Workers arrive at the Lynn Valley Care Centre seniors home, in North Vancouver, B.C., on Saturday, March 14, 2020. It was the site of Canada’s first COVID-19 outbreak in a long-term care facility. THE CANADIAN PRESS/Darryl Dyck
Rapid tests ‘not a panacea’ for care homes, Dr. Bonnie Henry says

B.C. lacks capacity for daily tests of thousands of workers

(Delta Police Department photo)
Cannabis edibles found in Halloween bag lead B.C. police to illegal lab

Delta police arrested a man and a woman while executing a warrant at a residential property Nov. 20

A woman being arrested at a Kelowna Value Village after refusing to wear a mask on Nov. 22.(@Jules50278750/Twitter)
VIDEO: Woman arrested for refusing to wear mask at Kelowna Value Village

RCMP claims the woman was uncooperative with officers, striking them a number of times and screaming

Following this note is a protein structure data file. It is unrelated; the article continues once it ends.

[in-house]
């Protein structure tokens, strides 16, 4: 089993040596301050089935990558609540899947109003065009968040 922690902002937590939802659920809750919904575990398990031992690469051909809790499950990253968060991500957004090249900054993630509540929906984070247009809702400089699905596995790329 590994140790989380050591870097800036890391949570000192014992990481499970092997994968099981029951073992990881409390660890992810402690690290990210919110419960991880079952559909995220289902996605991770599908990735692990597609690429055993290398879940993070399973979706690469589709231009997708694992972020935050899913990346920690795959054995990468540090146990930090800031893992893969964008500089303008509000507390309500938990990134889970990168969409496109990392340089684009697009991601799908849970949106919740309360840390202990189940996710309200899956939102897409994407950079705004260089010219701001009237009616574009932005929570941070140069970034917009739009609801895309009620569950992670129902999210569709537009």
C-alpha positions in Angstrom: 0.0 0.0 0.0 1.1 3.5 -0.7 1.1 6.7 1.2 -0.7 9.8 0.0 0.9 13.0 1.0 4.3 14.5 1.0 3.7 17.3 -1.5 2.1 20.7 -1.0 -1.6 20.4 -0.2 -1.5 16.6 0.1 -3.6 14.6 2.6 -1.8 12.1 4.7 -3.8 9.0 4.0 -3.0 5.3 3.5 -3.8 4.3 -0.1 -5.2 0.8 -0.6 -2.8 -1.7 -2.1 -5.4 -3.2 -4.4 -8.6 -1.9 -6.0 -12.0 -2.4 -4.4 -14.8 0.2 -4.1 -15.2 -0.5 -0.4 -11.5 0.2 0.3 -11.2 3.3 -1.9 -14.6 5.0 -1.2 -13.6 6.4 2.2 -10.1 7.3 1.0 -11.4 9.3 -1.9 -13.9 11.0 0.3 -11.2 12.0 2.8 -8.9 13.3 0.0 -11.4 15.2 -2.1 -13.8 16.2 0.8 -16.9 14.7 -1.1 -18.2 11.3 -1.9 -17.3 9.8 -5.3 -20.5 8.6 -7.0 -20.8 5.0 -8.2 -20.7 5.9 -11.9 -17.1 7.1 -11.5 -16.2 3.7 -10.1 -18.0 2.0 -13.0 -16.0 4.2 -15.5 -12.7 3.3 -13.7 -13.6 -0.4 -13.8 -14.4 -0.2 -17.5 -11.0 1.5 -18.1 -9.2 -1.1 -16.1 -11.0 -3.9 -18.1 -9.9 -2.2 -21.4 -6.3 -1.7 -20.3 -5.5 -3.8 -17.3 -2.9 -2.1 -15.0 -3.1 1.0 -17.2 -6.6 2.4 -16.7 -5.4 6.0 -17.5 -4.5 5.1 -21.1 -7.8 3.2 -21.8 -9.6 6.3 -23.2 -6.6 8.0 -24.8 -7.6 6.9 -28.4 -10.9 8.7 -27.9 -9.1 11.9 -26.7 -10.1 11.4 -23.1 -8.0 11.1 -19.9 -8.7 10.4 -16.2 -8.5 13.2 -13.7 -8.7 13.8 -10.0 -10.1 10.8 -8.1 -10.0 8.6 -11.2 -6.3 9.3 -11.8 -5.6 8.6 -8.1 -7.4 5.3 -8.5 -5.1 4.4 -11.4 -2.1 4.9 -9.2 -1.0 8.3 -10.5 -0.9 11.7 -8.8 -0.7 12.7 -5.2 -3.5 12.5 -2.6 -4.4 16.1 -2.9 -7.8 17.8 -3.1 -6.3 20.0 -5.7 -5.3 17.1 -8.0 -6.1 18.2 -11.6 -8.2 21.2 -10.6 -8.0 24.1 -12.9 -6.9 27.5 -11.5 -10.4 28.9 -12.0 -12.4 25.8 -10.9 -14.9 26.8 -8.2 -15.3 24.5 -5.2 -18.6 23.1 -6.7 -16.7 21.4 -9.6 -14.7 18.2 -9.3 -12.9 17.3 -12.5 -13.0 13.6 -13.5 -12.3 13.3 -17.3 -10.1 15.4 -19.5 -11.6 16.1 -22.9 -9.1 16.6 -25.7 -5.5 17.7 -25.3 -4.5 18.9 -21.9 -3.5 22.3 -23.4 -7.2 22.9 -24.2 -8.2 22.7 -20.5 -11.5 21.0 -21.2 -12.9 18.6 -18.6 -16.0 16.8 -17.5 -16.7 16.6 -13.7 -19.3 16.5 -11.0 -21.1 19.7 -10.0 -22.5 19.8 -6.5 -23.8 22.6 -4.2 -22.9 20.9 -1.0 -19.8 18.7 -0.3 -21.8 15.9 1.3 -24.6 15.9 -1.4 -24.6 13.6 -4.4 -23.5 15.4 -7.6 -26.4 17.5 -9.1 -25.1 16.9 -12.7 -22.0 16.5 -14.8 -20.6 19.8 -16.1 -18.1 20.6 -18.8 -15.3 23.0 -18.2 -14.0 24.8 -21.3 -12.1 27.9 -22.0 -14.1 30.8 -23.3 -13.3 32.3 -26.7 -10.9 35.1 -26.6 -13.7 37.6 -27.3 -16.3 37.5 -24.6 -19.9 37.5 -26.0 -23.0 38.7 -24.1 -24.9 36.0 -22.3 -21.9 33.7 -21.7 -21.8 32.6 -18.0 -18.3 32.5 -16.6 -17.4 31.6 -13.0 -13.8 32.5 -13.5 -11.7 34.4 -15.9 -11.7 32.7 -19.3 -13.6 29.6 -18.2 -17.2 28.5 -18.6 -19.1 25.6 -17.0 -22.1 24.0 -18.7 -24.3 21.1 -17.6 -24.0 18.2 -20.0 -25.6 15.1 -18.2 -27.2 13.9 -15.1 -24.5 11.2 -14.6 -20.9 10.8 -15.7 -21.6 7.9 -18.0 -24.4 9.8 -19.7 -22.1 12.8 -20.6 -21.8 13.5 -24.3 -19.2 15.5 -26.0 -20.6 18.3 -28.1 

Cannabis bought in British Columbia (Ashley Wadhwani/Black Press Media)
Is it time to start thinking about greener ways to package cannabis?

Packaging suppliers are still figuring eco-friendly and affordable packaging options that fit the mandates of Cannabis Regulations

Join Black Press Media and Do Some Good
Join Black Press Media and Do Some Good

Pay it Forward program supports local businesses in their community giving

B.C. Liberal MLA Shirley Bond questions NDP government ministers in the B.C. legislature, Feb. 19, 2020. (Hansard TV)
Cabinet veteran Shirley Bond chosen interim leader of B.C. Liberals

28-member opposition prepares for December legislature session

Most Read